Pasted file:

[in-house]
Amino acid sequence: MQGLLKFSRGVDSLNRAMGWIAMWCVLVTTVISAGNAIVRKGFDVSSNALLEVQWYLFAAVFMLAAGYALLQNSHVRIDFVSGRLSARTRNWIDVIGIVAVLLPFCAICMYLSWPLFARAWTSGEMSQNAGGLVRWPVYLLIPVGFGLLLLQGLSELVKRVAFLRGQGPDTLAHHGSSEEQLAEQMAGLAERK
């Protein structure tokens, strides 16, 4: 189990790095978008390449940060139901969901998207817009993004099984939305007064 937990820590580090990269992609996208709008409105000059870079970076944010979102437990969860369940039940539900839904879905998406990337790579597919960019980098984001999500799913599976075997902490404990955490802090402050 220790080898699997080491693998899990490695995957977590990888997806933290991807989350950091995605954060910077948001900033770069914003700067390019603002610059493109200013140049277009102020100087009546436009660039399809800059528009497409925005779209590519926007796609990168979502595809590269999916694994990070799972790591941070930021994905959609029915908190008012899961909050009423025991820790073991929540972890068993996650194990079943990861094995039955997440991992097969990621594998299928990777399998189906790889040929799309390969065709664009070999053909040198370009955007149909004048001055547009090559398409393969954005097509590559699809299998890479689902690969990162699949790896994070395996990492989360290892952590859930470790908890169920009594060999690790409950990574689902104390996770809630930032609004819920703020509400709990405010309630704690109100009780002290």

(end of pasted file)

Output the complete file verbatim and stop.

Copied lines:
[in-house]
Amino acid sequence: MQGLLKFSRGVDSLNRAMGWIAMWCVLVTTVISAGNAIVRKGFDVSSNALLEVQWYLFAAVFMLAAGYALLQNSHVRIDFVSGRLSARTRNWIDVIGIVAVLLPFCAICMYLSWPLFARAWTSGEMSQNAGGLVRWPVYLLIPVGFGLLLLQGLSELVKRVAFLRGQGPDTLAHHGSSEEQLAEQMAGLAERK
């Protein structure tokens, strides 16, 4: 189990790095978008390449940060139901969901998207817009993004099984939305007064 937990820590580090990269992609996208709008409105000059870079970076944010979102437990969860369940039940539900839904879905998406990337790579597919960019980098984001999500799913599976075997902490404990955490802090402050 220790080898699997080491693998899990490695995957977590990888997806933290991807989350950091995605954060910077948001900033770069914003700067390019603002610059493109200013140049277009102020100087009546436009660039399809800059528009497409925005779209590519926007796609990168979502595809590269999916694994990070799972790591941070930021994905959609029915908190008012899961909050009423025991820790073991929540972890068993996650194990079943990861094995039955997440991992097969990621594998299928990777399998189906790889040929799309390969065709664009070999053909040198370009955007149909004048001055547009090559398409393969954005097509590559699809299998890479689902690969990162699949790896994070395996990492989360290892952590859930470790908890169920009594060999690790409950990574689902104390996770809630930032609004819920703020509400709990405010309630704690109100009780002290």